VANCOUVER — A British Columbia man who plied two teenagers with drugs and alcohol and then failed to intervene as they died will remain in prison indefinitely after the B.C. Court of Appeal refused to overturn his sentence.
Martin Tremblay was convicted in 2013 of two counts each of criminal negligence causing death and failing to provide the necessities of life, and was labelled a dangerous offender, which carries an indeterminate sentence.
His trial heard he invited 16-year-old Kayla Lalonde and 17-year-old Martha Jackson to his home, gave them drugs and alcohol until they passed out, sexually assaulted them and then failed to get help when their conditions deteriorated.
In a decision posted online Thursday, a panel of three judges ruled unanimously against allowing the appeal of his sentence or an introduction of new evidence that shows his progress in sexual offender programs.
Tremblay asked that his sentence be changed to 20 years in prison, followed by 10 years under supervision, claiming the trial judge failed to properly consider his risk during sentencing.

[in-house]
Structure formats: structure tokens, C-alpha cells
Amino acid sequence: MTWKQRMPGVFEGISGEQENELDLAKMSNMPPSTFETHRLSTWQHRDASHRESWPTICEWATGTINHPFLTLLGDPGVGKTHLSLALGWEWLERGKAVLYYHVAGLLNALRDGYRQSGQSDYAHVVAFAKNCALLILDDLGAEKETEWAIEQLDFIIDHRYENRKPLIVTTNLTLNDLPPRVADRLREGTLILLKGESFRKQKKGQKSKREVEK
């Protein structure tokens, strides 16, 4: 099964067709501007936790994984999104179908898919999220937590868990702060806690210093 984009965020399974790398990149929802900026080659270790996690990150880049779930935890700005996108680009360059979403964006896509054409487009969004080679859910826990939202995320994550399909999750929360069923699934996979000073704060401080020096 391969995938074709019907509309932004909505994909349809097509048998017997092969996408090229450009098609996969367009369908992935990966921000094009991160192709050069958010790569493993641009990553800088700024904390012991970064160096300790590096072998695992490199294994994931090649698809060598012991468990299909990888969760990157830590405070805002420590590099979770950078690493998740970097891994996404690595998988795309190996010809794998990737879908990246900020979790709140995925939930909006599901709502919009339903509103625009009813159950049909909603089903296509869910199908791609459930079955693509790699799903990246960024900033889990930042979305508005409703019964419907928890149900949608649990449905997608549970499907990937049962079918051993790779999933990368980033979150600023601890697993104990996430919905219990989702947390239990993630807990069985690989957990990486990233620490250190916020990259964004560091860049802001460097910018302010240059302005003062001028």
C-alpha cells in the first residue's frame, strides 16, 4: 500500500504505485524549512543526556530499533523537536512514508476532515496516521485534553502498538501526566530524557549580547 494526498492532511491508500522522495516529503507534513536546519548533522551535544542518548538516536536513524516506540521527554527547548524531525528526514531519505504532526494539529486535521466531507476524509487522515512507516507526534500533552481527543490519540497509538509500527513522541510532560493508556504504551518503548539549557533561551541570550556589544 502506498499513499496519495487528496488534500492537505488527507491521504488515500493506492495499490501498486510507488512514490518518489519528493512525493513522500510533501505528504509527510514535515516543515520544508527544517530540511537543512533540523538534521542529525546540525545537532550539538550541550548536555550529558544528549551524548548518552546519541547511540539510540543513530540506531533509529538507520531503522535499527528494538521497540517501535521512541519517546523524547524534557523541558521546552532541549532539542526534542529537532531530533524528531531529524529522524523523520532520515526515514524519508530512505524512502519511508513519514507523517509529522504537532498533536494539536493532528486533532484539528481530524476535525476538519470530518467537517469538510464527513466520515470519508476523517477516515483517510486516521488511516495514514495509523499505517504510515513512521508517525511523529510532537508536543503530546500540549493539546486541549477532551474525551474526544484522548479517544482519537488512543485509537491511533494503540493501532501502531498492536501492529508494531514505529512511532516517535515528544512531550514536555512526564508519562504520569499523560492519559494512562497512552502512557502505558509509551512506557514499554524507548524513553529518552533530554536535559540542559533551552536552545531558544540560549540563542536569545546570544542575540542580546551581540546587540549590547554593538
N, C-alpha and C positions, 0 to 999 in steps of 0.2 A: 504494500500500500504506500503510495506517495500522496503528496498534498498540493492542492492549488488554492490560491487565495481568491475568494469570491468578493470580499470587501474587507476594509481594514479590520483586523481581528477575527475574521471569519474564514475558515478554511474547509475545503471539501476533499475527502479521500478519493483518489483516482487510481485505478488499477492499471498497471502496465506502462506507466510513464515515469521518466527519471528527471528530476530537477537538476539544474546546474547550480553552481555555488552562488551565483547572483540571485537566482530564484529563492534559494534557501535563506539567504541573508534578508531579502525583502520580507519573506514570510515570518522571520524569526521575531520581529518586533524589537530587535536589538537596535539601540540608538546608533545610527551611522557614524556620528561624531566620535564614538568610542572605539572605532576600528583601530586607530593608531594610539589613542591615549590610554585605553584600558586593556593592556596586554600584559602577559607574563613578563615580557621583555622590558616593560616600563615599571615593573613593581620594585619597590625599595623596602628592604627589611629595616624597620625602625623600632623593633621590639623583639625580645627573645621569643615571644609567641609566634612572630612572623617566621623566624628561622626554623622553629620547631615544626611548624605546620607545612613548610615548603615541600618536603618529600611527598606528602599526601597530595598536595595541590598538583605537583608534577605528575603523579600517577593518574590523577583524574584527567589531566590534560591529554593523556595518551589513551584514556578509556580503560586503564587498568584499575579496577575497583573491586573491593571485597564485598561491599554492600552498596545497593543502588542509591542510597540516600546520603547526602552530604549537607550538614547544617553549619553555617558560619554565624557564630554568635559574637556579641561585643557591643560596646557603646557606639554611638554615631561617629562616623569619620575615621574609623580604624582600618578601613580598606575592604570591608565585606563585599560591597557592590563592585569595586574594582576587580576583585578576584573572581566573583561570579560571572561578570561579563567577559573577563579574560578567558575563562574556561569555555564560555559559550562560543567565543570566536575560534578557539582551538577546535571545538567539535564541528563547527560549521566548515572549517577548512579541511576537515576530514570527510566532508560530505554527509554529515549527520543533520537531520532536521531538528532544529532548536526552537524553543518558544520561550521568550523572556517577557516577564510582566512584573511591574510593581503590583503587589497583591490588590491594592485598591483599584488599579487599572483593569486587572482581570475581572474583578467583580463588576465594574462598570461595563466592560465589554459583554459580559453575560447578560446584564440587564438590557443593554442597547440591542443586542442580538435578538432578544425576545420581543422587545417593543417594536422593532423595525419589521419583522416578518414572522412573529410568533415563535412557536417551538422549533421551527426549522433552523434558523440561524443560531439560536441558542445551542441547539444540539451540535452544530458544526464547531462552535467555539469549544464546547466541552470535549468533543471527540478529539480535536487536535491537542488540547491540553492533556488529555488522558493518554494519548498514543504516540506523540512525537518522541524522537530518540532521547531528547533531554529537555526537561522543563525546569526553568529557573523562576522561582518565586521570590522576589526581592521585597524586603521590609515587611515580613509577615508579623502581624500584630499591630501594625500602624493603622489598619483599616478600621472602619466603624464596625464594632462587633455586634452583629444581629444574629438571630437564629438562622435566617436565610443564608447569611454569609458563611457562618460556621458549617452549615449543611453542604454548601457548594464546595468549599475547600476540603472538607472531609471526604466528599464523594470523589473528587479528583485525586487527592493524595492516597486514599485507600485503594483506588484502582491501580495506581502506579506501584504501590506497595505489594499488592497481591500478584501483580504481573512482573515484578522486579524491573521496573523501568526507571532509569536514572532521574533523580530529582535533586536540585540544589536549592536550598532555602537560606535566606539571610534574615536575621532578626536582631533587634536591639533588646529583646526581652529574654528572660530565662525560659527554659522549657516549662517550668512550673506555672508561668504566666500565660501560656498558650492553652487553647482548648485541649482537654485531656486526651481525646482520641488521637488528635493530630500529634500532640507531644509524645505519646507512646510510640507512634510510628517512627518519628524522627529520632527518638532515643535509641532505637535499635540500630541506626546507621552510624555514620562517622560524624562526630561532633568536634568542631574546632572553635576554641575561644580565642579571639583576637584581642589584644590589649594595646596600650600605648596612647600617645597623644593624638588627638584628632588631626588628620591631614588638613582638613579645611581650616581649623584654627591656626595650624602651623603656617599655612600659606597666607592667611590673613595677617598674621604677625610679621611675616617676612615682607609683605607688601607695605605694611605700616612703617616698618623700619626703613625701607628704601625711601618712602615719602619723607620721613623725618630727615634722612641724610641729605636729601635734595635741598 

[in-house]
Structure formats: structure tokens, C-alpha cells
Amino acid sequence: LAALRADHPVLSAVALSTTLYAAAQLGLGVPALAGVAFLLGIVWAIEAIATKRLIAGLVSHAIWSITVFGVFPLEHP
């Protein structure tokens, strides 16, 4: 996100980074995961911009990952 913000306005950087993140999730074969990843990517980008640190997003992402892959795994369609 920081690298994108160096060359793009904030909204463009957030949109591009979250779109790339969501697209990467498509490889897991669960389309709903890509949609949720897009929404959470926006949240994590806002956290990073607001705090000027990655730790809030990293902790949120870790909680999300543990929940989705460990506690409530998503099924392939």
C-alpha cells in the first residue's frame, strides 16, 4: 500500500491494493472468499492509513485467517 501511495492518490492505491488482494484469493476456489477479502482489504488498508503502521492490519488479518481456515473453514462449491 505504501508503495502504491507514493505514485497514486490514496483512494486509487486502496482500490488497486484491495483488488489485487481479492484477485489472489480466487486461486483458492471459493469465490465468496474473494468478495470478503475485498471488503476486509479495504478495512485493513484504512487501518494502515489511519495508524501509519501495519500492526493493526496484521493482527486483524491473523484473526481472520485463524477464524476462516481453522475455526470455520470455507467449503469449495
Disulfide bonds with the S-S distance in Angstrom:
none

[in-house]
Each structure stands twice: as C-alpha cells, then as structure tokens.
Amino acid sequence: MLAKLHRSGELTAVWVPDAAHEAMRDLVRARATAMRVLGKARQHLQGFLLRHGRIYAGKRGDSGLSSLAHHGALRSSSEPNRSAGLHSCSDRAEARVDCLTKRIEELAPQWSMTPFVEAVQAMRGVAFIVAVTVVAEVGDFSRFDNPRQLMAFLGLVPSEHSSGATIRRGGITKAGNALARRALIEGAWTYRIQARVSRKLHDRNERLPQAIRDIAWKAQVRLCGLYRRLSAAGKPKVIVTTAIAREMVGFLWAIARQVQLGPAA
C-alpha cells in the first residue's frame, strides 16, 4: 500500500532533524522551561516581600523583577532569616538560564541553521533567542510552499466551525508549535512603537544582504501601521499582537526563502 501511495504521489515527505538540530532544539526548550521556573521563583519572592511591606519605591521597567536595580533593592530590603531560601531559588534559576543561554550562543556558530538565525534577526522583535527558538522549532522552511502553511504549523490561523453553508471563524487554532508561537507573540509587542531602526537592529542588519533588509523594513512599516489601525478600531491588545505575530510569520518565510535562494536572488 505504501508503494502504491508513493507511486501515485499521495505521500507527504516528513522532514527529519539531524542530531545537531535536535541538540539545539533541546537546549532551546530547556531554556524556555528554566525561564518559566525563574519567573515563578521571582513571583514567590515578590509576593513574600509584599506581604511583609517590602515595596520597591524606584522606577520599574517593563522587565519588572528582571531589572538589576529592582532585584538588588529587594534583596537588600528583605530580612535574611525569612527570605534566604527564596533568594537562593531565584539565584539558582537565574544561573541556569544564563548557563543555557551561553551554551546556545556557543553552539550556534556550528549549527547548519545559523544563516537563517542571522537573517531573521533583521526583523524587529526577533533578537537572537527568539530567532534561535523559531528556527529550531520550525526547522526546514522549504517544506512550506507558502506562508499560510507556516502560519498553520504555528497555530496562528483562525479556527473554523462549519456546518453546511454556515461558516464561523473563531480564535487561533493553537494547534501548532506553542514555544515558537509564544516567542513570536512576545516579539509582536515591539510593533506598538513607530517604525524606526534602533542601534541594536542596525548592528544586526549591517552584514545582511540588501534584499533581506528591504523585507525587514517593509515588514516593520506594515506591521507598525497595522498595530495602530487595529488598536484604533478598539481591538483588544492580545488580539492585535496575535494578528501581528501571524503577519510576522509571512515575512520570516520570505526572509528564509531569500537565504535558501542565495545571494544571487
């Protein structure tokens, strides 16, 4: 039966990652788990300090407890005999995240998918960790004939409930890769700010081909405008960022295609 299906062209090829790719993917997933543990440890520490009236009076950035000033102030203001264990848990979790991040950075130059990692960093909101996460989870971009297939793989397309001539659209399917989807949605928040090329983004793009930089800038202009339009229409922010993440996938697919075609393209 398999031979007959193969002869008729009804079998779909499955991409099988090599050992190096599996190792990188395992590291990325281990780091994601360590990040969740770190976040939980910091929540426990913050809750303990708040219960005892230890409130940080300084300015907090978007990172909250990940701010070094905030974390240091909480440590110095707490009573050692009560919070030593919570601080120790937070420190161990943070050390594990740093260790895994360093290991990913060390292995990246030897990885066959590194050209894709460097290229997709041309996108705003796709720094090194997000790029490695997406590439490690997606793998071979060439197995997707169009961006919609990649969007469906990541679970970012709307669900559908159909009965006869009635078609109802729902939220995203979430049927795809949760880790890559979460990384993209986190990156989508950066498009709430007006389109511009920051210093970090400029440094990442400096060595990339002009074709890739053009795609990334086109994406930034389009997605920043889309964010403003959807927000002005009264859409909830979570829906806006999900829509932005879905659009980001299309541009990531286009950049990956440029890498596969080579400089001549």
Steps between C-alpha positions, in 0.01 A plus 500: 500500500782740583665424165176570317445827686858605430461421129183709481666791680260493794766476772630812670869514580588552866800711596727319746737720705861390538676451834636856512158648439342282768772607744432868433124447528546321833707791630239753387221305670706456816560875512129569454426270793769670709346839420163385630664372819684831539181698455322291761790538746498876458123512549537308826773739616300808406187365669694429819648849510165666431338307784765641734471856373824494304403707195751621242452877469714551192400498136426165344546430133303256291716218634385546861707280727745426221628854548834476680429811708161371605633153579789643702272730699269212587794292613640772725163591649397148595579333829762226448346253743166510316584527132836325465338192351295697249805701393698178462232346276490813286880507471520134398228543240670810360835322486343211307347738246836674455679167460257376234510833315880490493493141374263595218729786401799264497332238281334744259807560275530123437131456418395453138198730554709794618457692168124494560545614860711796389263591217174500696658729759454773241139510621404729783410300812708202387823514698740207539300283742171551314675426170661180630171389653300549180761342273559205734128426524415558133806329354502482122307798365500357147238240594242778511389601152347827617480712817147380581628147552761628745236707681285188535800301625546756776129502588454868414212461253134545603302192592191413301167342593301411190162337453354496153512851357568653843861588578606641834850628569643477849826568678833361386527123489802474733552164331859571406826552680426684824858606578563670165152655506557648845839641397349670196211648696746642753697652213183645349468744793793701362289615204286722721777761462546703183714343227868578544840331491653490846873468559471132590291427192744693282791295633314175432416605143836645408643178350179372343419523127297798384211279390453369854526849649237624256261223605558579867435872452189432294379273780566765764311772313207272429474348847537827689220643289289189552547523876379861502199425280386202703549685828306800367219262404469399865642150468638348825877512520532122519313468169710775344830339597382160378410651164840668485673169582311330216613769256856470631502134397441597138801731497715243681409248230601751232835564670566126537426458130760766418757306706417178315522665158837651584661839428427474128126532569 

Writing for the panel, Justice Patrice Abrioux says there was no legal error and while Tremblay had made progress is addressing his risk factors, he wouldn't admit it as new evidence.
"The reasons as a whole indicate that the judge paid careful consideration to the appellant’s risk assessment and treatment prospects," he says in the ruling.
Tremblay had a long history of offences, the court noted.
He was convicted in 2003 of assaulting five teenage Indigenous girls. He invited them to his house to party, gave them alcohol and drugs, waited until they passed out and videotaped himself sexually assaulting them.
Tremblay claimed as a result of the programs he had completed in prison, he had taken responsibility for his actions.
The Crown had opposed the introduction of the new evidence, telling the Appeal Court it did not relate to the legal error Tremblay claimed the trial judge made or relate to the prison sentence he had been given.
This report by The Canadian Press was first published Jan. 21, 2021.
Nick Wells, The Canadian Press